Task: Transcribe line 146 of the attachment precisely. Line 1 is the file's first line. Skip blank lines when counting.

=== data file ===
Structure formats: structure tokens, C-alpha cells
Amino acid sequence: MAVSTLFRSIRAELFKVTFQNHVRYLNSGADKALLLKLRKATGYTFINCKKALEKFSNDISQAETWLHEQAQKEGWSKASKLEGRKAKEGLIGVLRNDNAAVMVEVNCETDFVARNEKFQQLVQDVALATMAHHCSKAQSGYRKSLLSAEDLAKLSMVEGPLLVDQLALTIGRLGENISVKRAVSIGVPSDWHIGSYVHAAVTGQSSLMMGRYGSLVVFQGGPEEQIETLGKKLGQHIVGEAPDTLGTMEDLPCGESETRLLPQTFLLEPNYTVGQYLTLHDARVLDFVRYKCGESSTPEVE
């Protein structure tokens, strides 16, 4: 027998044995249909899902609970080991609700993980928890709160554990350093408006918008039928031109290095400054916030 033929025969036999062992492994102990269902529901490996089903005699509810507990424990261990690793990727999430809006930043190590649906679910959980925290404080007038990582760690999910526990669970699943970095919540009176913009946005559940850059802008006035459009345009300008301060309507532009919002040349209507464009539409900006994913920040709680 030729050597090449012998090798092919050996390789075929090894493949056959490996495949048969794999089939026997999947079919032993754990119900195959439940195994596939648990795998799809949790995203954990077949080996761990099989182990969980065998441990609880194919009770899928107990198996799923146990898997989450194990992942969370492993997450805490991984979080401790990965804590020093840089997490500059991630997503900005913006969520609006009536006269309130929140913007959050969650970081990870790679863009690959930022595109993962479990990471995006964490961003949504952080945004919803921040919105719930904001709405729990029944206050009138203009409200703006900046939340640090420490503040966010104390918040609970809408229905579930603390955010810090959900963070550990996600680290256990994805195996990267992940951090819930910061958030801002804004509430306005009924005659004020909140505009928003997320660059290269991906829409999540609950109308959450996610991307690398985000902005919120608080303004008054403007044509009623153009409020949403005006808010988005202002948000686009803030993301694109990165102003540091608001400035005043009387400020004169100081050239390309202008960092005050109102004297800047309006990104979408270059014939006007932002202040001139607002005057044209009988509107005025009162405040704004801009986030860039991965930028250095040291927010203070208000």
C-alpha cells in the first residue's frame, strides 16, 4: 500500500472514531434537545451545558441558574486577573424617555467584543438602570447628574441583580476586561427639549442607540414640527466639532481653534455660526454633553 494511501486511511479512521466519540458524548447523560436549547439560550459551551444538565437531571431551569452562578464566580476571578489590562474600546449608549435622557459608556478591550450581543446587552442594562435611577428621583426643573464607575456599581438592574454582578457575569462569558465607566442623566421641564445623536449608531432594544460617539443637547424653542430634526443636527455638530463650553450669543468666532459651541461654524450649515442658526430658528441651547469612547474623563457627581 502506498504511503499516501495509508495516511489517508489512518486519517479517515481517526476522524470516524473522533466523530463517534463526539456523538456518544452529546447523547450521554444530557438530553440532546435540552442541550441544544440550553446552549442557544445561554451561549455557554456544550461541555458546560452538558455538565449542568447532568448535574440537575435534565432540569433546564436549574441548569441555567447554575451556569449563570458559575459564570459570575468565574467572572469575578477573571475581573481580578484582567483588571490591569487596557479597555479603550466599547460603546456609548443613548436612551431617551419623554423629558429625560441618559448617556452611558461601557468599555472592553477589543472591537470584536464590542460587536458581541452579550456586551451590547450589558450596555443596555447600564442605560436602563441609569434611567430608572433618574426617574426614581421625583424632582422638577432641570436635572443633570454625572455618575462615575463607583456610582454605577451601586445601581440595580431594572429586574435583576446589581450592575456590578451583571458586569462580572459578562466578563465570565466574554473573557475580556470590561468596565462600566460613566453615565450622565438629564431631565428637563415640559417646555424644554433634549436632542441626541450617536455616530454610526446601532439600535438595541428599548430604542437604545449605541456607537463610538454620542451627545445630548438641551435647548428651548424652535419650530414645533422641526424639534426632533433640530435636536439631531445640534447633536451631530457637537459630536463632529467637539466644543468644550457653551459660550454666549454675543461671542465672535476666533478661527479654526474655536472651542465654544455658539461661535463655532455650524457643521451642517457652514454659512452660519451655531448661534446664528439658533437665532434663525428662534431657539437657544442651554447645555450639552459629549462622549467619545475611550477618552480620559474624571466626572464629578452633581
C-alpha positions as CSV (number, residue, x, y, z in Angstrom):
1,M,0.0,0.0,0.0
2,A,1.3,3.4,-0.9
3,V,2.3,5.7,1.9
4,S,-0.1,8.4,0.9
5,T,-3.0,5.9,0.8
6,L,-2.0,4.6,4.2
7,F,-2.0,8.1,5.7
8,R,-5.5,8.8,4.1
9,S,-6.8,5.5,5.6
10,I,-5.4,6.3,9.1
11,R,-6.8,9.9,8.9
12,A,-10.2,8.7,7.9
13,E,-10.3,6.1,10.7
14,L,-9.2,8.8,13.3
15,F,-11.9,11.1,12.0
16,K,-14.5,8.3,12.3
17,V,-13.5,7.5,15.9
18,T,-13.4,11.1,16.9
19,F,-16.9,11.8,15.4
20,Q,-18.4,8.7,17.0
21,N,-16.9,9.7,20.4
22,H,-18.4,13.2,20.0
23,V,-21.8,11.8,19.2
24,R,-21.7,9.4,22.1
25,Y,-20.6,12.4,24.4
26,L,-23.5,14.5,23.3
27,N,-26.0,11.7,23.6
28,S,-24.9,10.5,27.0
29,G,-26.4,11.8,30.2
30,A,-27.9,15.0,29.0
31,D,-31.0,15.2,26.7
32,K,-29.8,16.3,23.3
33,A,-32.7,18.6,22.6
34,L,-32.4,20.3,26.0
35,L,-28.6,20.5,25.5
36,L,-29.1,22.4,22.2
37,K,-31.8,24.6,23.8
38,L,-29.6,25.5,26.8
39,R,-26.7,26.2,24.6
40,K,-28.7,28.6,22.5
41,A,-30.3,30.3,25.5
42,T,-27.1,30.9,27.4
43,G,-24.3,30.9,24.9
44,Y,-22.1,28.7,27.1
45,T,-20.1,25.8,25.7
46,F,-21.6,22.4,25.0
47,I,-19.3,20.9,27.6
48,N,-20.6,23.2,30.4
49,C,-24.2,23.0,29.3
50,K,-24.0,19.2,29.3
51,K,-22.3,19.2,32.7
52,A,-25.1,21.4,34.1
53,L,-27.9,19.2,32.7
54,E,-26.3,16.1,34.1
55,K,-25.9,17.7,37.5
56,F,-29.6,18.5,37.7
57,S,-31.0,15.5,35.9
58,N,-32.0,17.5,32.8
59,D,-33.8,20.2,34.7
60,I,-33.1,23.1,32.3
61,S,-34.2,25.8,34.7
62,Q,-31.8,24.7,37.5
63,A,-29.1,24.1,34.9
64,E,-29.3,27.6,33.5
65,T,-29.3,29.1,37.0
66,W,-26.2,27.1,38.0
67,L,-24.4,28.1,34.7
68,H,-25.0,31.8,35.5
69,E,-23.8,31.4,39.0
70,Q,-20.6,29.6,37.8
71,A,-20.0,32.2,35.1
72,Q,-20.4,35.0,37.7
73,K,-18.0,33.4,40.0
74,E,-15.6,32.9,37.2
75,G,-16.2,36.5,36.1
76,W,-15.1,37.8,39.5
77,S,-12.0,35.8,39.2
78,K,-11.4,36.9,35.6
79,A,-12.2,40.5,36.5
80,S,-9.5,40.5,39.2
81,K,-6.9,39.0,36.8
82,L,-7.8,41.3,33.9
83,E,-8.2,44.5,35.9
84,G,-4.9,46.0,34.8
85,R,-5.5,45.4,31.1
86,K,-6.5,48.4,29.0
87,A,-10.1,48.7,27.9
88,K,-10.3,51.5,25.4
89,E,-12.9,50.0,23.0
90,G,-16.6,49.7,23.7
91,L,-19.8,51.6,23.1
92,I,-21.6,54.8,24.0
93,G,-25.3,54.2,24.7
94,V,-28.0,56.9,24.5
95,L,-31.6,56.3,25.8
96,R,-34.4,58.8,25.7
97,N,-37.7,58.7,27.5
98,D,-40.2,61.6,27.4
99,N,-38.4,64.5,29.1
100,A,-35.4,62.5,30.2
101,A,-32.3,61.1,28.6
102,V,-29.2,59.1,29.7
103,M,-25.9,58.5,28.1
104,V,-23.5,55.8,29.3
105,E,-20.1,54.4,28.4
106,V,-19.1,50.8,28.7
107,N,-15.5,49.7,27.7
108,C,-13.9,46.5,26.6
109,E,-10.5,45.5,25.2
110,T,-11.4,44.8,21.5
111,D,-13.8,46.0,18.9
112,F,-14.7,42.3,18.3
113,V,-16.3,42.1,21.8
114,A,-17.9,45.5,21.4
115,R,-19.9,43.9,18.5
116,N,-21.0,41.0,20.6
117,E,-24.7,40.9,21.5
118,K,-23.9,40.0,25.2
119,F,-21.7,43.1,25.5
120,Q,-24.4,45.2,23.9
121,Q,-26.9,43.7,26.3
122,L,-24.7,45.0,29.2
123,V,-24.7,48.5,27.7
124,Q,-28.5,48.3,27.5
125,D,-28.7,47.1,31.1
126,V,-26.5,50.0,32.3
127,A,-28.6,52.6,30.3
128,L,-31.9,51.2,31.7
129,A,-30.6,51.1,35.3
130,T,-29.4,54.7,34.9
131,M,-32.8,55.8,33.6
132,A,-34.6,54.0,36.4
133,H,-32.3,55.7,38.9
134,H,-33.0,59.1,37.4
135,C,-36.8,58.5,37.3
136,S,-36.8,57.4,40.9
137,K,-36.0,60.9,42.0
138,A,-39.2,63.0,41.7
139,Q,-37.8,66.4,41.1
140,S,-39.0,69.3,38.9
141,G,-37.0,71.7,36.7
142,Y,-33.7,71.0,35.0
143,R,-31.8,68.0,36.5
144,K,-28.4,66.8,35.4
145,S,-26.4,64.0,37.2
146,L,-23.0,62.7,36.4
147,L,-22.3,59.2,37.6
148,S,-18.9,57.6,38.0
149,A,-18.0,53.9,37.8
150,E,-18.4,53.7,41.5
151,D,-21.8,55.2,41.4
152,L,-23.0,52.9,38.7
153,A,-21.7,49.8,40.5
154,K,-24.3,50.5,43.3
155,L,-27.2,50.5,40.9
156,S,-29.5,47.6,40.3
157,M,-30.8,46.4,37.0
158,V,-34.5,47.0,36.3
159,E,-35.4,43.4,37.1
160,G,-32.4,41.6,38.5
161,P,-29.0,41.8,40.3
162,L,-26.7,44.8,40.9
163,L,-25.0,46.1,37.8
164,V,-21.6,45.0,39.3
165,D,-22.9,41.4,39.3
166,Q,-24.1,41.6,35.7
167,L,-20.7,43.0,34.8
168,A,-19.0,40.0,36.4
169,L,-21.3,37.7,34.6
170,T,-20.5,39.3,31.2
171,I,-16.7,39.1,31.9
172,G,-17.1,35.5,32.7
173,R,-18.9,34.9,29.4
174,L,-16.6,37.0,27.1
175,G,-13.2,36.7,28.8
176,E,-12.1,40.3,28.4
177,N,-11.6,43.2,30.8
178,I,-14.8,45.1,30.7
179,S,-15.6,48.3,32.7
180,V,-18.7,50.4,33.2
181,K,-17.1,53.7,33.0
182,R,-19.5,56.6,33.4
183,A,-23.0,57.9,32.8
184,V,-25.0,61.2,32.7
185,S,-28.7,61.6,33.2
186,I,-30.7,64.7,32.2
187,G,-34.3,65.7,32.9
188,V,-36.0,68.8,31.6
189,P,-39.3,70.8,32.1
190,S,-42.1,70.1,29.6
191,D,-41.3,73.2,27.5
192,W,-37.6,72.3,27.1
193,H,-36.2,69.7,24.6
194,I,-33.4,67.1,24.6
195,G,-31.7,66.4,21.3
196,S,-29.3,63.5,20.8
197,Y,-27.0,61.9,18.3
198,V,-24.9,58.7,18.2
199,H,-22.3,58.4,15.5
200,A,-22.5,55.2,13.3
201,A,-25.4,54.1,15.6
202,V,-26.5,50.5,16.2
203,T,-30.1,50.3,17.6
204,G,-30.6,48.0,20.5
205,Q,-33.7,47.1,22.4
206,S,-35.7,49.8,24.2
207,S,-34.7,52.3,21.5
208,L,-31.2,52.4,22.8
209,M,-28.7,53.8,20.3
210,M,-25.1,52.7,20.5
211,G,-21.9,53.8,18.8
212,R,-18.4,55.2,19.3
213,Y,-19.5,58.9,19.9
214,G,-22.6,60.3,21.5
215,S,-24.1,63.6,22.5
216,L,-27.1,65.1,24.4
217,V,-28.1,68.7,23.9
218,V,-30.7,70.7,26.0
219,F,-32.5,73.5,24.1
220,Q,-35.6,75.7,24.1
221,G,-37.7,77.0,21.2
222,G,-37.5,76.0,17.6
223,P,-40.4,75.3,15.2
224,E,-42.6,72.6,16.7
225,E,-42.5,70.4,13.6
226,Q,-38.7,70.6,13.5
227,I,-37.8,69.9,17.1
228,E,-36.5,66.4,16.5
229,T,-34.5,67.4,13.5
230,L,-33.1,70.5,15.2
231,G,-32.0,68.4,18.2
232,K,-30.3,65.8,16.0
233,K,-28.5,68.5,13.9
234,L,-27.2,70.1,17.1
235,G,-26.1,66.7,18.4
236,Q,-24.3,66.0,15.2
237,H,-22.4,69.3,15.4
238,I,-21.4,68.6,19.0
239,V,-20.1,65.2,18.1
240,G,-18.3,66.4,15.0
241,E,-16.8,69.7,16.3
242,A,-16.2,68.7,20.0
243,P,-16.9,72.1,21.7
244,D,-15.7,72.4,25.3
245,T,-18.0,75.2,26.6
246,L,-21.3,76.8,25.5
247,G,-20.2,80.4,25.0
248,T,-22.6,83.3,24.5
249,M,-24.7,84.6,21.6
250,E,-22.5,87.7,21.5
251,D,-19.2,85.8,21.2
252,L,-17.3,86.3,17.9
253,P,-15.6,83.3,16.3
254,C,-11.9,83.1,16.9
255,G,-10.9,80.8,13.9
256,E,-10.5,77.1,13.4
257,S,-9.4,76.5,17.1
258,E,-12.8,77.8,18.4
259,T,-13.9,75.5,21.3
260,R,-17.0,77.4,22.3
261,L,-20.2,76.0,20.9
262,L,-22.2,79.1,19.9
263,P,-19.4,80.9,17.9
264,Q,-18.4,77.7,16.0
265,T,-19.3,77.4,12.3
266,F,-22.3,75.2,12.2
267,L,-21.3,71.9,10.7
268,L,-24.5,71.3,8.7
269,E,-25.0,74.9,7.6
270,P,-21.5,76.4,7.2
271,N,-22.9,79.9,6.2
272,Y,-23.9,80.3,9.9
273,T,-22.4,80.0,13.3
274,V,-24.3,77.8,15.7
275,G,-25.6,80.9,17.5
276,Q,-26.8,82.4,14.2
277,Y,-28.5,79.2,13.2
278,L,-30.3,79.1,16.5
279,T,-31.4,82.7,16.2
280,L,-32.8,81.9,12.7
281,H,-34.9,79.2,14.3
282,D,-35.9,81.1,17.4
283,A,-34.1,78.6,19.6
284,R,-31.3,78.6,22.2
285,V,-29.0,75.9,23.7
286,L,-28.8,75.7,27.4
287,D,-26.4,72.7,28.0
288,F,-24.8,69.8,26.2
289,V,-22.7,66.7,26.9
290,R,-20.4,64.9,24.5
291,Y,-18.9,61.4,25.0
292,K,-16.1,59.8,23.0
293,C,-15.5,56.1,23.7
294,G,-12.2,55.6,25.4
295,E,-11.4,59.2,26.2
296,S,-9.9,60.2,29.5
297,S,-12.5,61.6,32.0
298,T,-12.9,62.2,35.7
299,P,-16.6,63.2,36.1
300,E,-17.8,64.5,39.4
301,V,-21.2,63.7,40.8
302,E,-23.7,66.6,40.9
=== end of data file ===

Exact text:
141,G,-37.0,71.7,36.7